Hapi Slim NodeJS framework focused on speed and security (no dependencies). Kind of a micro-framework, so probably best for things like APIs, services, etc.

Also, see hapi-pal
JavaScript BYO - Objection.js is a popular pick 11,460 / 186
Feathers Unique in that it does not use the MVC pattern - instead it uses hooks and services, designed to reduce boilerplate code writing and make scaling easier.

Personally, I find the syntax a little off-putting and the balance of "what comes out of the box" to be off.
JavaScript / TS BYO, but lots of officially integrated adapters, including Objection 11,903 / 159
FoalTS Full featured, with controllers, services, hooks, etc. Uses a lot of dependency injection, which might make it a more comfortable choice for .NET users. TS Default integration is TypeORM 538 / 21
Total.js Framework Looks like it tries to be as "full-service" as possible, but also a little hard to follow what they are selling... JavaScript node-sqlagent 4,011 / 26
Sails NodeJS MVC framework, with lots of built-ins. On the slower side (slower than Hapi, RingoJS and Fastify)

I've heard it shares a lot of commonality with Ruby on Rails
JavaScript Waterline ORM 20,824 / 216
NestJS NodeJS framework that is a wrapper around Express. Focused on being modular (install what you need), dependency injection, and building APIs. Built with TypeScript, so plays extra nice with it.

Lots of DI, decorators, and annotations.
JavaScript / TS Default integration is TypeORM 19,366 / 113
Loopback Focused on API scaffolding. Seems a little over-complicated... JavaScript / TS Built-in 13K (v3) + 2.4K (v4) / 130
ASP.NET Core MVC ASP.NET based MVC framework. A little confusing in that it is now based on .net core, but there is a different version based on .net 4.x. Furthermore, they share some features and codebase; it looks like both versions use Entity Framework, which is ASP's DB ORM solution (with migrations, etc.).

But then for EF, there are two versions - EF 6, which uses .NET 4.x, therefore only running on Windows, or EF Core, which of course runs on .NET Core, and can run anywhere.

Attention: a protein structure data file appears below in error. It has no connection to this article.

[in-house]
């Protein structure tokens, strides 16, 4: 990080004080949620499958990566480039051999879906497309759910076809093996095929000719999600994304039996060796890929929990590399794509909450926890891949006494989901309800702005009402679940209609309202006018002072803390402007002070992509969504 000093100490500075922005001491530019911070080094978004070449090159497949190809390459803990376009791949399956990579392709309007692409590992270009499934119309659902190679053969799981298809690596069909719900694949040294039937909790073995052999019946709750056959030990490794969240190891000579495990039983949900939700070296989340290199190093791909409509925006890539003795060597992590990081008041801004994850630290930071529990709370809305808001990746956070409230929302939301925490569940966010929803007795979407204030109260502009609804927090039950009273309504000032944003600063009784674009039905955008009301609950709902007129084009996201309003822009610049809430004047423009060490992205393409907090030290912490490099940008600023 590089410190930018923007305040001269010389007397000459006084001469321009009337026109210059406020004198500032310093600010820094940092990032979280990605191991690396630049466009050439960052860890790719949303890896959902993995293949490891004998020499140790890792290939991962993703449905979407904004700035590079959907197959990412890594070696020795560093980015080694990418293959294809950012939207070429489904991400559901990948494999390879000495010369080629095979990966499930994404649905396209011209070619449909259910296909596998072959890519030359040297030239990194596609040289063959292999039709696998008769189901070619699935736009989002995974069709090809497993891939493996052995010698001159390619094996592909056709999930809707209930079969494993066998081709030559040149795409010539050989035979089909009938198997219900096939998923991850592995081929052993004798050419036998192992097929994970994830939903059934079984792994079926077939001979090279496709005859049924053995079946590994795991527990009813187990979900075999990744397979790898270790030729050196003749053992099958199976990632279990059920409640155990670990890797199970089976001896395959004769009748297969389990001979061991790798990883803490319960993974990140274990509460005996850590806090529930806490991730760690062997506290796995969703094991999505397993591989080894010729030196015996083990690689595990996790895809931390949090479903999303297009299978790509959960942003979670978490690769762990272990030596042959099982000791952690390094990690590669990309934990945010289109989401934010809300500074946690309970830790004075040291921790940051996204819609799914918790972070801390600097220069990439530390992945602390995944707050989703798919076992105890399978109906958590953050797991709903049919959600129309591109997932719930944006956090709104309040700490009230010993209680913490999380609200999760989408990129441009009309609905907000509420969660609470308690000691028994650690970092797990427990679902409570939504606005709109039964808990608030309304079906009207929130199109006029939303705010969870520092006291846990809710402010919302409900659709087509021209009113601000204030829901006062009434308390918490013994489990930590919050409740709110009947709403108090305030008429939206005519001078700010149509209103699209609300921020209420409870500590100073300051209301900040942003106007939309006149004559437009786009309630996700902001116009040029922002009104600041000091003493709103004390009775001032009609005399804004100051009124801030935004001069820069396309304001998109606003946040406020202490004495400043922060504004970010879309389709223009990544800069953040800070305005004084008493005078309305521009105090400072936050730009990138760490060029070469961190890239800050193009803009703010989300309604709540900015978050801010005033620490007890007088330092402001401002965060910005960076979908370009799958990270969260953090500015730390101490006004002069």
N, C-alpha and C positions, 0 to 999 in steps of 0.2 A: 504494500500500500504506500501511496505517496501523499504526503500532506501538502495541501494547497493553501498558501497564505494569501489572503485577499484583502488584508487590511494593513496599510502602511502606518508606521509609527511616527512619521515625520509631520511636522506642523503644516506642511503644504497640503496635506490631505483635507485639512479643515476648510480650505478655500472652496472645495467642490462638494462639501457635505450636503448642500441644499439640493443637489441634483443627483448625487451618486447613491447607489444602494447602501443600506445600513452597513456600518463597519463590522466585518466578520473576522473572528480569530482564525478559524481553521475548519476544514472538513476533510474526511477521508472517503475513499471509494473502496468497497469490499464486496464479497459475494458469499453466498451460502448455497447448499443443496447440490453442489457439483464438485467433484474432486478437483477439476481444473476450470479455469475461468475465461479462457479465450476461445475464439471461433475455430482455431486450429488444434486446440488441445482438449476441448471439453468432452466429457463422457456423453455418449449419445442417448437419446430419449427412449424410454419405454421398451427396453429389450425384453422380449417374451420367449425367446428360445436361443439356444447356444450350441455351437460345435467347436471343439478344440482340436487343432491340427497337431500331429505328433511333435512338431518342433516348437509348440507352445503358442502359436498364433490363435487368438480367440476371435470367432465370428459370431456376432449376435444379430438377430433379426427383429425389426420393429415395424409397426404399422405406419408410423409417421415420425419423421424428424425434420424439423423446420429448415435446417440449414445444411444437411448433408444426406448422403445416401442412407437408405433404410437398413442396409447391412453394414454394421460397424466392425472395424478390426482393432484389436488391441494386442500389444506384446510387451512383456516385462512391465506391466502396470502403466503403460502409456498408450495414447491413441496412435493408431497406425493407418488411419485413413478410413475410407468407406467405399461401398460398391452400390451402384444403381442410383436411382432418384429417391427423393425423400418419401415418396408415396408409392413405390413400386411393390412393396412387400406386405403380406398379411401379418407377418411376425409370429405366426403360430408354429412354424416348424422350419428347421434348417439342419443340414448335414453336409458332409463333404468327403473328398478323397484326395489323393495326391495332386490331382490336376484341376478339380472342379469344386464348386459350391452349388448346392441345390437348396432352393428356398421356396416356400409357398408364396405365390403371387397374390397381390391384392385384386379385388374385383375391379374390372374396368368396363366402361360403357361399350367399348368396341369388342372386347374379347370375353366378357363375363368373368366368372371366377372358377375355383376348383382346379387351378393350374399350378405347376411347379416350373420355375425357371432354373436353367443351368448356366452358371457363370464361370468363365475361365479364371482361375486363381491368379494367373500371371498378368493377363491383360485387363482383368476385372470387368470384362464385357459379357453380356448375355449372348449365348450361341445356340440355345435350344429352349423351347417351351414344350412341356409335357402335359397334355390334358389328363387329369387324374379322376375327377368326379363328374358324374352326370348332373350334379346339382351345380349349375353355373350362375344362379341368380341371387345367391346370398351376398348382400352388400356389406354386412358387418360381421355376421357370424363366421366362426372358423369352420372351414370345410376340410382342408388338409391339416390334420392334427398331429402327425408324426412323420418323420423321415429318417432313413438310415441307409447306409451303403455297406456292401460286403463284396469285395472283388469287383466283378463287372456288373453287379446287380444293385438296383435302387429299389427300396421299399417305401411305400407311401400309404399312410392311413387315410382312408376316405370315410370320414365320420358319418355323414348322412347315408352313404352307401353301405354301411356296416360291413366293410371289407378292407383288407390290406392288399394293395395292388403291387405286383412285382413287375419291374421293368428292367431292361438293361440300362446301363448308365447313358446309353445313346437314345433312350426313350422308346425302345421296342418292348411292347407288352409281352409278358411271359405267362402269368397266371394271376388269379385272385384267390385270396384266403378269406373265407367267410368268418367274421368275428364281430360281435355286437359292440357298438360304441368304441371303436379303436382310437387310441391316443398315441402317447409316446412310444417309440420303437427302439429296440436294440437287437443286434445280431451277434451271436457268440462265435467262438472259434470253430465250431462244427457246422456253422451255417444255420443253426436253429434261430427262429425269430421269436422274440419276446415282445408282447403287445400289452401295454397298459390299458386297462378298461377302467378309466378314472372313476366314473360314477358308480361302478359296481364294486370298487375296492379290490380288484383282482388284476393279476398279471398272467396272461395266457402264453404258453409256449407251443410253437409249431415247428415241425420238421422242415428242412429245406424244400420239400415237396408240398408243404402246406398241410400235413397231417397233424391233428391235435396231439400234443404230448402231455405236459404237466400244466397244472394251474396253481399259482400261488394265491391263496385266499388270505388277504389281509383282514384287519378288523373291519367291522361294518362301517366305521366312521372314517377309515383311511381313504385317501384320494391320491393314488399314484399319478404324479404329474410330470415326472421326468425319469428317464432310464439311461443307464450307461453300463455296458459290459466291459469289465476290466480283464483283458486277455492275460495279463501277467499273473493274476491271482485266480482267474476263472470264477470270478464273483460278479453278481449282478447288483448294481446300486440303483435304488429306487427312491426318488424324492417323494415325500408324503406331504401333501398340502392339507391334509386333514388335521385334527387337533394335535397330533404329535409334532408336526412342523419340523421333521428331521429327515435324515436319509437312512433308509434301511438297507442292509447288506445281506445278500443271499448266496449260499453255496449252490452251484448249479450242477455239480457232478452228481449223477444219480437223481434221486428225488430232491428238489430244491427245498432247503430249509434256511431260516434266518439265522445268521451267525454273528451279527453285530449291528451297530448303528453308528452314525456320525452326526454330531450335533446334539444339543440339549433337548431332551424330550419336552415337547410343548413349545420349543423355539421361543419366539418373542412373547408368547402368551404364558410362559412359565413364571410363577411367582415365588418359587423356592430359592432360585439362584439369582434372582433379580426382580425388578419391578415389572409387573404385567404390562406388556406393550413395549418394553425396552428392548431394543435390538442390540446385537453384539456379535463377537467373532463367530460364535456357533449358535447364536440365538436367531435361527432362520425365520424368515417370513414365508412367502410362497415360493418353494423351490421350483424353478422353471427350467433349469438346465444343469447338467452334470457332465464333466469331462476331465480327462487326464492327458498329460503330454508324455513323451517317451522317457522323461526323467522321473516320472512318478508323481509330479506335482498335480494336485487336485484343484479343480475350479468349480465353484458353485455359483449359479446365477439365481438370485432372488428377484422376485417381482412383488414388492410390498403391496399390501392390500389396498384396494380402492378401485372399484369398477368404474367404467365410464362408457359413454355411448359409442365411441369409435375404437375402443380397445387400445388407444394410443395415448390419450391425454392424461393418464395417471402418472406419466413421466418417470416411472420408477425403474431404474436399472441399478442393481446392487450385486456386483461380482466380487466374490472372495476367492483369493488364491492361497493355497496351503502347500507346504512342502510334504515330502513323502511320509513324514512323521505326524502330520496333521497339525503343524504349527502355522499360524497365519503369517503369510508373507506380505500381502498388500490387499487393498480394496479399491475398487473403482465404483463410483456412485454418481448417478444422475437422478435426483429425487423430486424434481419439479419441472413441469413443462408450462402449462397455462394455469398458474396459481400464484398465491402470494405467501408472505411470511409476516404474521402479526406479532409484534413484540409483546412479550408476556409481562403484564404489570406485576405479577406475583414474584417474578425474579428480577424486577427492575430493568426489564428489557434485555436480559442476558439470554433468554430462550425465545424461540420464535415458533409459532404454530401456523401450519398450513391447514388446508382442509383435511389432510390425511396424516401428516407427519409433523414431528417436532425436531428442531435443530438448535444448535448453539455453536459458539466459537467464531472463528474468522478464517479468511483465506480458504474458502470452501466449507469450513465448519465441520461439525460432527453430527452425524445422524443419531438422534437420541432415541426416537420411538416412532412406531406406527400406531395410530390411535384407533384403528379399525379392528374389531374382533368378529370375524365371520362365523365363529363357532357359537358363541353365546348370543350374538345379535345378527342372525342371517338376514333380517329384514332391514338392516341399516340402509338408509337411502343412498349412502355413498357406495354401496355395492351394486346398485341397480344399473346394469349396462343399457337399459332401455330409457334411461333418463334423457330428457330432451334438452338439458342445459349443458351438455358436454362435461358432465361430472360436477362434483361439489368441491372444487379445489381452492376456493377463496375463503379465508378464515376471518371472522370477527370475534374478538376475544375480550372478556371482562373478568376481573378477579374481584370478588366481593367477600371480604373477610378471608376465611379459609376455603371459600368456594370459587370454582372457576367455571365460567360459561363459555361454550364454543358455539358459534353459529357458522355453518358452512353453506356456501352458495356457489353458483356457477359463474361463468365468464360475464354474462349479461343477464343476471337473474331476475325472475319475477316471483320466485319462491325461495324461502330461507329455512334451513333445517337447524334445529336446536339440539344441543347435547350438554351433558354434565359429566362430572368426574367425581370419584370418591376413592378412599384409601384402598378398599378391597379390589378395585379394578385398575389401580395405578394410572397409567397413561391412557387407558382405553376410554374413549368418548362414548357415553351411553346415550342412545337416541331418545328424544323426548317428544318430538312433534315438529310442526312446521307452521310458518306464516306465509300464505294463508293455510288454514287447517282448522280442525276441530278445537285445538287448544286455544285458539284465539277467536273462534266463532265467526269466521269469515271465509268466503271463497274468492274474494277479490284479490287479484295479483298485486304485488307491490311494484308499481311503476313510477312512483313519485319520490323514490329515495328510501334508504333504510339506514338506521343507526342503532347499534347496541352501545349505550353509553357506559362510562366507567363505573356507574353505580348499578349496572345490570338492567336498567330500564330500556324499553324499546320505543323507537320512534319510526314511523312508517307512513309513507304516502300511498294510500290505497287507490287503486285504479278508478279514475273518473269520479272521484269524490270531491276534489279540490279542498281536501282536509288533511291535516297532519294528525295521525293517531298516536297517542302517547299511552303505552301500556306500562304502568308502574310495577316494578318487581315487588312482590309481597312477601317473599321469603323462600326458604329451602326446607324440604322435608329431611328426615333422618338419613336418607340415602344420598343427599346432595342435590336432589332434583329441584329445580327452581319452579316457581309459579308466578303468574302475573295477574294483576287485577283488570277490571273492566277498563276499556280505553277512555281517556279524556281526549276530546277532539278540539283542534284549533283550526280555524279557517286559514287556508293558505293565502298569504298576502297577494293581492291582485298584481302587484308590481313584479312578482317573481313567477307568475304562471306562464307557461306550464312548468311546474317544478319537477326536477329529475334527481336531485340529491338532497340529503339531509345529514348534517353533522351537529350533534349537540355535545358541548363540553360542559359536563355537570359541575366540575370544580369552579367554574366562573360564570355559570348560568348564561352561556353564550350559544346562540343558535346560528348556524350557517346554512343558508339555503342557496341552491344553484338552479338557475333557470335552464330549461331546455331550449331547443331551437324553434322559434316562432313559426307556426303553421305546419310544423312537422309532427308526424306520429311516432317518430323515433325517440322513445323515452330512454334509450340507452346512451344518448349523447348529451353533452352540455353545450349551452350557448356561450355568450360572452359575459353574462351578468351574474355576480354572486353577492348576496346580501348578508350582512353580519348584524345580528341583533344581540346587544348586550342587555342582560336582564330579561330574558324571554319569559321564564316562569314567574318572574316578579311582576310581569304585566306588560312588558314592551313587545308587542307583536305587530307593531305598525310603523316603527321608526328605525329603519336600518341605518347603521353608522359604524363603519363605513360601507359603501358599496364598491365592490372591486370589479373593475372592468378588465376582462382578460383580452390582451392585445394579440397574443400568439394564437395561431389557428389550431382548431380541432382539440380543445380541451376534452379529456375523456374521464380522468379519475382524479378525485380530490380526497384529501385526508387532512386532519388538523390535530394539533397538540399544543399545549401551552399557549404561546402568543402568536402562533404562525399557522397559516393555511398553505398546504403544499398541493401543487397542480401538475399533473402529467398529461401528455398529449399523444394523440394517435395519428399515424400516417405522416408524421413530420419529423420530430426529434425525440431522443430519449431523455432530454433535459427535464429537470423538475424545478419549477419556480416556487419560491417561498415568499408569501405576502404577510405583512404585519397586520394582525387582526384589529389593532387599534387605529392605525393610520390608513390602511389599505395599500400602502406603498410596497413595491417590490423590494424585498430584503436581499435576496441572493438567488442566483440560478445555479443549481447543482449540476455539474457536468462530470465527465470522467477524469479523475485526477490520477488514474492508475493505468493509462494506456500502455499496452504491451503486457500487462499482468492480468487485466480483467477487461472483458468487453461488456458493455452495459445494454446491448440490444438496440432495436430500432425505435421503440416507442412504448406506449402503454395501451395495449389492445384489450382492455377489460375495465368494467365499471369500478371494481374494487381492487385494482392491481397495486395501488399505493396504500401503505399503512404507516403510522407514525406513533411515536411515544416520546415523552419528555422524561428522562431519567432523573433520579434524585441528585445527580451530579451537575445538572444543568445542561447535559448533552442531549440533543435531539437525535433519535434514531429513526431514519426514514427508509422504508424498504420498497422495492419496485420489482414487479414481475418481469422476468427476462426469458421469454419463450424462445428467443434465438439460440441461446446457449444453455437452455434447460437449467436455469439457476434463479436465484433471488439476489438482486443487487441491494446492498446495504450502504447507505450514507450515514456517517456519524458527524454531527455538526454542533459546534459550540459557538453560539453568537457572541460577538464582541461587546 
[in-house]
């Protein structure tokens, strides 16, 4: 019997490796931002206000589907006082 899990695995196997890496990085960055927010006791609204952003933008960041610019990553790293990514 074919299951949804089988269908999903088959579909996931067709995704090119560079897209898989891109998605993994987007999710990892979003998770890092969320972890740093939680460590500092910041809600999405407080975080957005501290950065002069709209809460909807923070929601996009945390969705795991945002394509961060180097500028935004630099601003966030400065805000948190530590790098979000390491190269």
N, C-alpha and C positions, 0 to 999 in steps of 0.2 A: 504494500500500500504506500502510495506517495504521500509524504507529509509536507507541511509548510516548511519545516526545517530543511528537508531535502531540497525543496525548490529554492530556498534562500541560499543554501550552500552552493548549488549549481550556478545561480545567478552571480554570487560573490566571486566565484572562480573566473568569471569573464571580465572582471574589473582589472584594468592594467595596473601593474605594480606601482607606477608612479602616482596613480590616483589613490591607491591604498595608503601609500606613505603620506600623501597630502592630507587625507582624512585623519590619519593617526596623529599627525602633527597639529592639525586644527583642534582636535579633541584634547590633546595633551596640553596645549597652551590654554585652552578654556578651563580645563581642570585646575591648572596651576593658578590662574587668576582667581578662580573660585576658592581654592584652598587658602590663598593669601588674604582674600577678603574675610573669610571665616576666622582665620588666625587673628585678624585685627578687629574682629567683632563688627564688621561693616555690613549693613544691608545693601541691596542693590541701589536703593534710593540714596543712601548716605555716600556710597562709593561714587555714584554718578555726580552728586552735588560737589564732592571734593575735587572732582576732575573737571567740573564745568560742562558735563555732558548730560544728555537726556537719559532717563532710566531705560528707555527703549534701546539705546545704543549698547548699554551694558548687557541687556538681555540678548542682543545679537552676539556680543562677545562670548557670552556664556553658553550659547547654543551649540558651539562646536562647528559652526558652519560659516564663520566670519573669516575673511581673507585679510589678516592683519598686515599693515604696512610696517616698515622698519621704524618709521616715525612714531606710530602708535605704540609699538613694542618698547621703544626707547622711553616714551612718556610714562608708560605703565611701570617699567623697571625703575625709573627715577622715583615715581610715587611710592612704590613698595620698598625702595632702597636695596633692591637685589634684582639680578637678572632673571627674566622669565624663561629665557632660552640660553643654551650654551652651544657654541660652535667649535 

C#, Razor (templating, like Laravel Blade) BYO, top choices being either Entity Framework (EF), or Dapper 13,663 / 644 *

Fastify is an honorable mention, but I'm not sure I would qualify it as a full traditional framework (at least not an MVC one). Although it has things like middleware and logging, its main focus is just on being a very fast request handler, as a replacement for express. Same goes for VertX, even though they are super unique in that they allow languages other than Java to run on the multithreaded JVM.

Other honorable mentions that are not quite frameworks, and closer to Express alternatives are Koa, Polka, Restify

Note on ASP.NET versioning: With the bump from version 4.6 to ASP.NET version 5 (ASP.NET 5), MS decided to rename v5 to ASP.NET Core and there will no longer be two versions moving forward. It looks like MVC-6 uses the new Core 1.0 and it plus web api / core are just called ".NET Core", whereas MVC-5 uses the traditional ASP.NET 4.6. See this and this post for details. A further note is that this is really a merge of .NET Core and regular ASP.NET - Although this will be V1.0 of the merged name, technically it will kind of be .NET Core 4.0 (current release is 3.x) merged with ASP.NET 5 (current release is 4.x).

Nuxt (Nuxt.js) is also an exception to this list. I am reluctant to call it a framework (maybe a framework for a framework), since really it is more of an plug-n-play build/serve system around Vue. In this way, it might almost be comparable to Gatsby, since they share a lot of common objectives - such as serving both a JS powered reactive version, as well as static rendering / SSR version of the same codebase, automatically.